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    Article Bites


    Mostly Long Guns

    Rifle Accessories
    column by: Brian Pearce

    Rifles have really changed over the past few decades. In the post-World War II era, many sporting bolt-action rifles were not even drilled and tapped for top-of-receiver scope mounting, They were equipped only with good old iron sights. Also, it was not that long ago that I was fabricating hardware to attach large and low-power flashlights (at least by today’s standards) to rifles to deal with barnyard pests and varmints after sundown. Today, many sporting rifles are standard with cross-slot accessory mounts and/or a Picatinny rail that readily accepts compact, lightweight, yet powerful lights. ...Read More >


    Down Range

    Understanding WCFs
    column by: Mike Venturino - Photos by Yvonne Venturino

    Winchester put its brand on a great many cartridges using several acronyms. There have been Winchester Center Fires (WCFs), Winchester Rim Fires (WRFs), and Winchester Self Loading (WSL) and Winchester Short Magnums (WSMs). Early on, the term “center fire” was important because there was also a myriad of “rim fire” cartridges. Decades later, when rimfires were mostly .22s, the company’s names for its own developments became simple ones like .270 Winchester or .308 Winchester. ...Read More >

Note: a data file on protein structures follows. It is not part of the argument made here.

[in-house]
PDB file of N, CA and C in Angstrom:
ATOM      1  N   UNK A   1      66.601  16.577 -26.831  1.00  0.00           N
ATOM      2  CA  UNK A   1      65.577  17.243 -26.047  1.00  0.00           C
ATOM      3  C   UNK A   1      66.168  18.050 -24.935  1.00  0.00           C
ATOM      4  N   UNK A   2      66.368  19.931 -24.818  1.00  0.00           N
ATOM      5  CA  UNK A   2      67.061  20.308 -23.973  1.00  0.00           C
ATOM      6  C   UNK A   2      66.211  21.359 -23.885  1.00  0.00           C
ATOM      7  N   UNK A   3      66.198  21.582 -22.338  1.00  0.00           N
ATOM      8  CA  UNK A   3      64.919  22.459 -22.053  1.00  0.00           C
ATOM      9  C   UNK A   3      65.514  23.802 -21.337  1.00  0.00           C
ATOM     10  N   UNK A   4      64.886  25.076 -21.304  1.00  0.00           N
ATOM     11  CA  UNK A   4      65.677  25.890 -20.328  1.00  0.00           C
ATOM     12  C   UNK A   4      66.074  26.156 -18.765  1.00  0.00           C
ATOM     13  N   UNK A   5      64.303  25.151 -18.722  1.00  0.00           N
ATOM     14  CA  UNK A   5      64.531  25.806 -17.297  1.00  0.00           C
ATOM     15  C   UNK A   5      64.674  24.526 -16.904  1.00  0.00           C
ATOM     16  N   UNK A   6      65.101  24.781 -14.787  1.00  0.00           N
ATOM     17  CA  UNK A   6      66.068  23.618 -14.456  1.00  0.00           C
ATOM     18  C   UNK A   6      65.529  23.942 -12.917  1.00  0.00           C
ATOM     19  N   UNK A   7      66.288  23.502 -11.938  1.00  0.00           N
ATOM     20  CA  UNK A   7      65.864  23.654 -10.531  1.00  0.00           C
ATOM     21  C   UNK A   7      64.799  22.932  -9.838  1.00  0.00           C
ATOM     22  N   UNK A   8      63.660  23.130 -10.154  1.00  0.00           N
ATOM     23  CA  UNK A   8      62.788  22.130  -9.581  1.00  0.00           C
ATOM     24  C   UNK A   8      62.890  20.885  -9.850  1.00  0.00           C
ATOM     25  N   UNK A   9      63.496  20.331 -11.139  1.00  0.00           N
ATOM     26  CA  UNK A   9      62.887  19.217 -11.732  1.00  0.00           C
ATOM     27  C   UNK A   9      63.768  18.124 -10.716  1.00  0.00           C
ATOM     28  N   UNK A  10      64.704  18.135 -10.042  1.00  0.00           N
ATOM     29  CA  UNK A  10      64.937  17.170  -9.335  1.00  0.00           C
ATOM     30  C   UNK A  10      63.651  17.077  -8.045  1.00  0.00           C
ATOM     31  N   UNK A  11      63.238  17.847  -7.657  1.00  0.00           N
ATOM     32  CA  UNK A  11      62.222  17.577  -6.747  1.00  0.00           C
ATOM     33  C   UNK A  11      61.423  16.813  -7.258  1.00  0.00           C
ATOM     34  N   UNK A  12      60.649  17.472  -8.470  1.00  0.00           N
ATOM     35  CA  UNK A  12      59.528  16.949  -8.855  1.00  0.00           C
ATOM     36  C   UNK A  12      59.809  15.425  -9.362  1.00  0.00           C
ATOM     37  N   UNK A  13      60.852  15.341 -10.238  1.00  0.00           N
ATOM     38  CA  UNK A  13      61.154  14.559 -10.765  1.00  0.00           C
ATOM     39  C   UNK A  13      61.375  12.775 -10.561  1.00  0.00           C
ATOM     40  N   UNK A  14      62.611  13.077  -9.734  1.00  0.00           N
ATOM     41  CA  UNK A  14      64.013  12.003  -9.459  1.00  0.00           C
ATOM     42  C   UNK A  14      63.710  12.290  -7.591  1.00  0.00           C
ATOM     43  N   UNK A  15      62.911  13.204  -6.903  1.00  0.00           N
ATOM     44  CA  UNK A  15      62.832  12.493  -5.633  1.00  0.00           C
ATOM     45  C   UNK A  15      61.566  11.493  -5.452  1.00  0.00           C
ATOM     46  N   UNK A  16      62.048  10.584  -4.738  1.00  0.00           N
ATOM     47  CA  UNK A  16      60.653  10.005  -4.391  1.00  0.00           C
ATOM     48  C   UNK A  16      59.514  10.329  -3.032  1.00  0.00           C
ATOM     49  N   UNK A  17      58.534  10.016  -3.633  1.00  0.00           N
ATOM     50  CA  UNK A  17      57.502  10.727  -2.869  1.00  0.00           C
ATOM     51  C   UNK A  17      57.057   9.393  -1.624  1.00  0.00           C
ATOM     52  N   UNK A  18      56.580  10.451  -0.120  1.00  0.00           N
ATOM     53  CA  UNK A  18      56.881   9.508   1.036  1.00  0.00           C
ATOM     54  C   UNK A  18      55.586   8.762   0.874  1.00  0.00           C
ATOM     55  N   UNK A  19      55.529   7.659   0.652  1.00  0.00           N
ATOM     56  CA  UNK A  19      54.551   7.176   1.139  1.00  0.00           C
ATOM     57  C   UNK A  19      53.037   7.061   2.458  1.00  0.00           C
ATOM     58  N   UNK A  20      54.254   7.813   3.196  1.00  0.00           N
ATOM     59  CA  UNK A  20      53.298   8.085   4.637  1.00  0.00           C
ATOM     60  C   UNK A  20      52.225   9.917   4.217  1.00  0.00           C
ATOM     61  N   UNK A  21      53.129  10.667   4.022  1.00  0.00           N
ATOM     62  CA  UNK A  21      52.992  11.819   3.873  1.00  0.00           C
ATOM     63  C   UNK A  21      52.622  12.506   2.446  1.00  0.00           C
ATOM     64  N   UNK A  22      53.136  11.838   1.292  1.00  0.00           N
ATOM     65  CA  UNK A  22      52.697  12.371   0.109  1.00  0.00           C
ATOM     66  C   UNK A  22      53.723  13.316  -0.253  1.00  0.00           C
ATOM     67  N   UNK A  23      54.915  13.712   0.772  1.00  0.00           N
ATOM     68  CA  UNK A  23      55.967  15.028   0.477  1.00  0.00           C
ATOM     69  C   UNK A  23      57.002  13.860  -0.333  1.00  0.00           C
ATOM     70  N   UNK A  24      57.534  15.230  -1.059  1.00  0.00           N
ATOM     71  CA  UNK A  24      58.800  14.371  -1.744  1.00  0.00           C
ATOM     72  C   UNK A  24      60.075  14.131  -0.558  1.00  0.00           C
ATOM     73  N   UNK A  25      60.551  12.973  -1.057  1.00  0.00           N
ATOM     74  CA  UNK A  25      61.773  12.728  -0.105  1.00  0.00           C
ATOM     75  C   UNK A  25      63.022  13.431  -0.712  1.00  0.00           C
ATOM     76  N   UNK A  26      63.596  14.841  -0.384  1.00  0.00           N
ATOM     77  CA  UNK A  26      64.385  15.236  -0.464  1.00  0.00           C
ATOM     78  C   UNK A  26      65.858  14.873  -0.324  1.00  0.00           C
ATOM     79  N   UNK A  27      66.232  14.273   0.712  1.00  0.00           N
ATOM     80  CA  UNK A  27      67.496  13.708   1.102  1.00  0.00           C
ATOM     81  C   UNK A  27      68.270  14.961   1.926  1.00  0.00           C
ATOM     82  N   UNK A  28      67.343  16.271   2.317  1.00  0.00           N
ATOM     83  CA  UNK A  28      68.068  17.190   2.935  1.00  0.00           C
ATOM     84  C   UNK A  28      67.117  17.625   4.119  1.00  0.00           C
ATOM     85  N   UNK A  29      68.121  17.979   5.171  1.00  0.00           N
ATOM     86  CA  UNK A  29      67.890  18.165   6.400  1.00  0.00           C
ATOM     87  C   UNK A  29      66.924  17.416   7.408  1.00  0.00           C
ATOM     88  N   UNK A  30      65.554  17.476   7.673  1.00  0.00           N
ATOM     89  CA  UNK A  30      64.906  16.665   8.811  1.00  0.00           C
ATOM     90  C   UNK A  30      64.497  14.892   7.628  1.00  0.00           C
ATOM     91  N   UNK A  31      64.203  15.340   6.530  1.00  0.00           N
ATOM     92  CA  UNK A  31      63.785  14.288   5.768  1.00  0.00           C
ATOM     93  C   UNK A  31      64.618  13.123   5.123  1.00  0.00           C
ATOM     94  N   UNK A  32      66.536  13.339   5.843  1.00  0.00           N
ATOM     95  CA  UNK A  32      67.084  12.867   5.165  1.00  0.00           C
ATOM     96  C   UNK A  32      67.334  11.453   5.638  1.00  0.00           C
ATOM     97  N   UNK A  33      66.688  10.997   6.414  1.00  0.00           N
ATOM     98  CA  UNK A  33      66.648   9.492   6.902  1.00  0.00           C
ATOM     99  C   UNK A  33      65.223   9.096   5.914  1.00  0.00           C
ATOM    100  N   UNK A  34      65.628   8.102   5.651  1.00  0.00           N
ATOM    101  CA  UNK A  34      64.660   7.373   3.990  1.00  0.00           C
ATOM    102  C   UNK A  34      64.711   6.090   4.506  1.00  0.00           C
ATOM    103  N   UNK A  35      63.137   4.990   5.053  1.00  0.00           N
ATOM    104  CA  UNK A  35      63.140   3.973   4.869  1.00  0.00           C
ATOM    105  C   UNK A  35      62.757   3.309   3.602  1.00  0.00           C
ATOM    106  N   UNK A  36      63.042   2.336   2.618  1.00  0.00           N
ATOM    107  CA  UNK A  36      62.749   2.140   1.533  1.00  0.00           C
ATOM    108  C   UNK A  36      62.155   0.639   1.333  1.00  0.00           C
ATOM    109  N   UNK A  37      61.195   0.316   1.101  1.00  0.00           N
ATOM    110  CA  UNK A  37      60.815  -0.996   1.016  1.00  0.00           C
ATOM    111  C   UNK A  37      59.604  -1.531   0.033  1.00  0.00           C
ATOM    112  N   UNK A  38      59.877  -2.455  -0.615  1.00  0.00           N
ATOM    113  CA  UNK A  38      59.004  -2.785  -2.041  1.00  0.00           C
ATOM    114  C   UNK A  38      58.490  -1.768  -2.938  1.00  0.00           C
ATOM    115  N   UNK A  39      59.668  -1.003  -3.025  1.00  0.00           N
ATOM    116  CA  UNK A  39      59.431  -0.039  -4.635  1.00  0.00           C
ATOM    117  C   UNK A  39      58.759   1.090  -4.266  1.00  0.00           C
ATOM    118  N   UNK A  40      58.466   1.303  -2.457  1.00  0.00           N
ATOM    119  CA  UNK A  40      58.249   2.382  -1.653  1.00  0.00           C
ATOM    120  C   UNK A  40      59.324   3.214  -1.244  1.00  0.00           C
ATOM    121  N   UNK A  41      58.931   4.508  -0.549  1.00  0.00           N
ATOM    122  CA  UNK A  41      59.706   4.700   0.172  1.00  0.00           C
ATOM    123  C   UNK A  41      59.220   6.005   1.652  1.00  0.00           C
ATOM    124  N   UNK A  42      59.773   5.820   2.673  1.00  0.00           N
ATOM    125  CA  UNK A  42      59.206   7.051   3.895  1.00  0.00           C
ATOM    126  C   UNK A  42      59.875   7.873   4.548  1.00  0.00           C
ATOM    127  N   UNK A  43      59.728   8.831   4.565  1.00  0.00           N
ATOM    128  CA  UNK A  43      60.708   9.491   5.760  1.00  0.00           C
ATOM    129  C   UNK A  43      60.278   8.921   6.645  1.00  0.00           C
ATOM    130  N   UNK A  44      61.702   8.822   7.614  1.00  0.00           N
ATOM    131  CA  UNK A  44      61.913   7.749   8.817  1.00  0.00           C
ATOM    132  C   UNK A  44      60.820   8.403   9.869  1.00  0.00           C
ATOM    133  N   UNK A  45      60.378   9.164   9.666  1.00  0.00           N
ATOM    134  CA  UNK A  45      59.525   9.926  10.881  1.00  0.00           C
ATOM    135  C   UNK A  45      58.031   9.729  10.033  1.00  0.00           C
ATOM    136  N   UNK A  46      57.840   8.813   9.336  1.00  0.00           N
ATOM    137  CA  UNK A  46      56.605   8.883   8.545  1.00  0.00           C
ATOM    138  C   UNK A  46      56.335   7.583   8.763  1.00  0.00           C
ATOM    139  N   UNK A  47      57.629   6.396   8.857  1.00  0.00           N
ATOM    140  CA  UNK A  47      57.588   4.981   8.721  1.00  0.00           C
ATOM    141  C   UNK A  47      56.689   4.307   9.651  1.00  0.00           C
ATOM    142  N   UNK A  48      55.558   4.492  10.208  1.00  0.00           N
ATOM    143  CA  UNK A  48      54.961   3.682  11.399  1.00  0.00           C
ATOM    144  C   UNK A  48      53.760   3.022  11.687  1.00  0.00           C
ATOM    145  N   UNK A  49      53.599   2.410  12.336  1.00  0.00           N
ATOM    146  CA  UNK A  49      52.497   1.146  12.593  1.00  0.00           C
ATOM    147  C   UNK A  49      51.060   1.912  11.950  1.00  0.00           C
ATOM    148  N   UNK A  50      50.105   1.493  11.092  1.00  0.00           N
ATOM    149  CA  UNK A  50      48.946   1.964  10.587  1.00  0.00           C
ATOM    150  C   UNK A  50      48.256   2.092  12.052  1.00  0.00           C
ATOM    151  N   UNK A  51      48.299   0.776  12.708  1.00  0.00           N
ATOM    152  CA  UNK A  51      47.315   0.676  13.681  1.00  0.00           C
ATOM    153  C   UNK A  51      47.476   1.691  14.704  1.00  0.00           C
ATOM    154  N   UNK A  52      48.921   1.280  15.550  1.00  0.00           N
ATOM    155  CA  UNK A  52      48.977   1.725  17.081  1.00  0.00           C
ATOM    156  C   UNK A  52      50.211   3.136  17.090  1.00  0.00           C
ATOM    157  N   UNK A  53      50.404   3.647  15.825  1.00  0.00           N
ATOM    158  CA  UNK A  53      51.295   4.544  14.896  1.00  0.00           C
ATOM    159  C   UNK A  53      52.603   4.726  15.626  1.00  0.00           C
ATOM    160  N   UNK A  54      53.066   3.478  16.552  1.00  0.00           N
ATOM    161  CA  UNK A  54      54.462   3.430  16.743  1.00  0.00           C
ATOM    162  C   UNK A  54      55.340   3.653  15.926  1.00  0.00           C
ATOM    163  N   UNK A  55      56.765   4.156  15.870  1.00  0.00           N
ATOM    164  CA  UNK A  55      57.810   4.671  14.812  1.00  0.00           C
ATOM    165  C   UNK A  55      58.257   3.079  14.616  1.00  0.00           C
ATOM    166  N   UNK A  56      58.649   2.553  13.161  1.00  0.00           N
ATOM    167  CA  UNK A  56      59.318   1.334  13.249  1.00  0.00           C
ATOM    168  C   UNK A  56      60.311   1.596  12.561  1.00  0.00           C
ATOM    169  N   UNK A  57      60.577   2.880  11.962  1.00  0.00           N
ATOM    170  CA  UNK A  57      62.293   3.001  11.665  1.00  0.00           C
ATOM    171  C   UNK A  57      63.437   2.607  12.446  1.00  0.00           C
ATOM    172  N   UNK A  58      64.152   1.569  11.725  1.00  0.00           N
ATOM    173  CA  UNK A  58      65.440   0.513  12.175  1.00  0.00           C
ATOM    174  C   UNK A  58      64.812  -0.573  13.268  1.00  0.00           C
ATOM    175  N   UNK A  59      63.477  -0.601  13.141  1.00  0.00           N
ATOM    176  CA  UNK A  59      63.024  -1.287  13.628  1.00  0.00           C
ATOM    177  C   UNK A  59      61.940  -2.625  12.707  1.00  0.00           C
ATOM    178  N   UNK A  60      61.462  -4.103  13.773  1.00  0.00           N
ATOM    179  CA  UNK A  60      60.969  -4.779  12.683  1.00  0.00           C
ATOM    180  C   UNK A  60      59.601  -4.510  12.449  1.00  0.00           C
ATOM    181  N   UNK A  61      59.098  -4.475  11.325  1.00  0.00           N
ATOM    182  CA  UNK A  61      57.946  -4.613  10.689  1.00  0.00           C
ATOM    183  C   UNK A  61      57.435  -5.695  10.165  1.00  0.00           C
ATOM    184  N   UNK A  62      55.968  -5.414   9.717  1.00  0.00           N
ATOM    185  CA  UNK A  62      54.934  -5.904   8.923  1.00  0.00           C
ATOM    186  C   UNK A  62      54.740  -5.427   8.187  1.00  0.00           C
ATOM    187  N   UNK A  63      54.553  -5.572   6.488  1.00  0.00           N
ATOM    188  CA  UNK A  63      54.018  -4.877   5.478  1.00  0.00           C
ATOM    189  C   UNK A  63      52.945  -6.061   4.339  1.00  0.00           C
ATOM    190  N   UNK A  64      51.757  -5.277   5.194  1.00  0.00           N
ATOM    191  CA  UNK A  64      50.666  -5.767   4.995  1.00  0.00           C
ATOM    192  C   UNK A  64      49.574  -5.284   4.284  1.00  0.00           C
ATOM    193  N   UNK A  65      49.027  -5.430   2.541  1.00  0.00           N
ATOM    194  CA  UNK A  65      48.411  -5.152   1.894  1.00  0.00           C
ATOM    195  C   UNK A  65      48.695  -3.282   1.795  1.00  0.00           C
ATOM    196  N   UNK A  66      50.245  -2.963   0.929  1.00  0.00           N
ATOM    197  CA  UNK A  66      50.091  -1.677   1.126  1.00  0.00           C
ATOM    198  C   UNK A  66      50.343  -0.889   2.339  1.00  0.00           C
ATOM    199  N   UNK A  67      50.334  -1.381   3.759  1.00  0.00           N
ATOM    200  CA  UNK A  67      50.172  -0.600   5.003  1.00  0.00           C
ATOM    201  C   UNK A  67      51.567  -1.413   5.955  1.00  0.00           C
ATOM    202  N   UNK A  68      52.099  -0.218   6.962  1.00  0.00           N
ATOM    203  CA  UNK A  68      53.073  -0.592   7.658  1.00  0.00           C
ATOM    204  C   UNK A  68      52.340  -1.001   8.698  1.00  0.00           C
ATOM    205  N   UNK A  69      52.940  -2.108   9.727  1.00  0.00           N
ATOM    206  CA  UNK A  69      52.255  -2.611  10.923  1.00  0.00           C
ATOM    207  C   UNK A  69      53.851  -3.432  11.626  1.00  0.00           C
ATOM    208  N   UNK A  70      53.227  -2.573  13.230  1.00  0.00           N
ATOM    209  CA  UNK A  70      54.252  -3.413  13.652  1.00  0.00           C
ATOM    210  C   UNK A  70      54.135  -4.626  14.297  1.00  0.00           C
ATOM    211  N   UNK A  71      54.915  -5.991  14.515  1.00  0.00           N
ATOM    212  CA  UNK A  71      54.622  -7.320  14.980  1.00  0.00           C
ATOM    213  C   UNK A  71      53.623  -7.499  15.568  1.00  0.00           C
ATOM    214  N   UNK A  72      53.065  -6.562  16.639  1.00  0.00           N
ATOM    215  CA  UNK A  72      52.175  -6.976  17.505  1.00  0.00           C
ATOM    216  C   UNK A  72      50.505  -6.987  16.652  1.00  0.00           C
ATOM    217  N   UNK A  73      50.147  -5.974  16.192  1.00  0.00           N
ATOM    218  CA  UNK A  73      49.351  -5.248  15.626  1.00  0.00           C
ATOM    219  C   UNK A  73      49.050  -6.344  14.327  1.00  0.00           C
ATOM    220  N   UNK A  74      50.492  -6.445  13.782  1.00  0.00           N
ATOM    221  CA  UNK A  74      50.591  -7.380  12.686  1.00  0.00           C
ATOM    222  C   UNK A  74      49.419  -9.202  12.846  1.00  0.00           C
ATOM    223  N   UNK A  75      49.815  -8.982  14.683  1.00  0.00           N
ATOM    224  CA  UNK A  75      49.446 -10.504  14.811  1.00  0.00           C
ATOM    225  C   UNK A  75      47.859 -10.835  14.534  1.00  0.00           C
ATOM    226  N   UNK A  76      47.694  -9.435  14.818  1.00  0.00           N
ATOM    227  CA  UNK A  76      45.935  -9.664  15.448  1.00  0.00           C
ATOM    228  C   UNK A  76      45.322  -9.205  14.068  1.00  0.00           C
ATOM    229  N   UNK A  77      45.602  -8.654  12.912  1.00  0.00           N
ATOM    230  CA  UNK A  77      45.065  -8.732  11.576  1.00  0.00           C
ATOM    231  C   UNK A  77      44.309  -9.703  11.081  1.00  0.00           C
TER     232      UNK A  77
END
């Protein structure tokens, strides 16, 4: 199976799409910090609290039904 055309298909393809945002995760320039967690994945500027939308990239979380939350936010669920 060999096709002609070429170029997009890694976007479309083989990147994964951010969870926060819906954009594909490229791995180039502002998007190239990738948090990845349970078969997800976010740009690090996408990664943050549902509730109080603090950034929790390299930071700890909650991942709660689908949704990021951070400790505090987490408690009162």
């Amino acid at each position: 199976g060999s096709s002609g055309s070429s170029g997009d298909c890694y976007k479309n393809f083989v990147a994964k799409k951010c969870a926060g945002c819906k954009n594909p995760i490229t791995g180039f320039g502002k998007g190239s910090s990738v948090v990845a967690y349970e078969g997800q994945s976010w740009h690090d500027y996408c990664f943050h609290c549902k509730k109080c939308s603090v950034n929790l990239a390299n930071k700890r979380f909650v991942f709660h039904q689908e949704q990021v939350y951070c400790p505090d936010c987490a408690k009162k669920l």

Light Gunsmithing

    Maintaining Early Winchester Model 52s
    column by: Gil Sengel

    The response of many rifle folk to the above title will be something like, “Winchester Model what?” This is not surprising. The Model 52 was designed, built and continually improved to be a bullseye .22 rimfire target rifle only. It was full-size, heavy and expensive. Anyone not involved in small-bore target shooting would never see one. ...Read More >


    A Rifleman’s Optics

    Pulsar Trail 2 LRF Thermal Imaging Scope
    column by: Patrick Meitin

    Thermal imaging optics have exploded onto the firearms scene in pace with the meteoric popularity of nighttime wild hog and varmint hunting. Thermal-imaging optics mounted atop AR-type rifles have proven to be the most reliable weapon in the ongoing effort to curb the exploding feral hog population. As popularity increases, the scale of economics has slowly lowered prices while also providing increasingly user-friendly operation and improved reliability. ...Read More >


    Custom Corner

    Turnbull’s Custom Winchester Model 1892 Takedown Rifle
    column by: Stan Trzoniec

    If you are the type of hunter who likes your rifle chambered for the same cartridge as your six-shootin’ single-action handgun, this Winchester Model 1892 is for you. Aside from this, Turnbull has literally taken the gun by the lever and turned it into a work of art – period correct in all features. ...Read More >


    Walnut Hill

    Belted Iconoclast
    column by: Terry Wieland

    On November 3, 2022, Tom McIntyre died at his home in Sheridan, Wyoming. Tom was the long-time hunting editor of Sports Afield, and a writer of such prodigious gifts that he did not belong among us mere mortals, and almost certainly not as an outdoor writer. ...Read More >


    Mauser’s M18 in .270 Winchester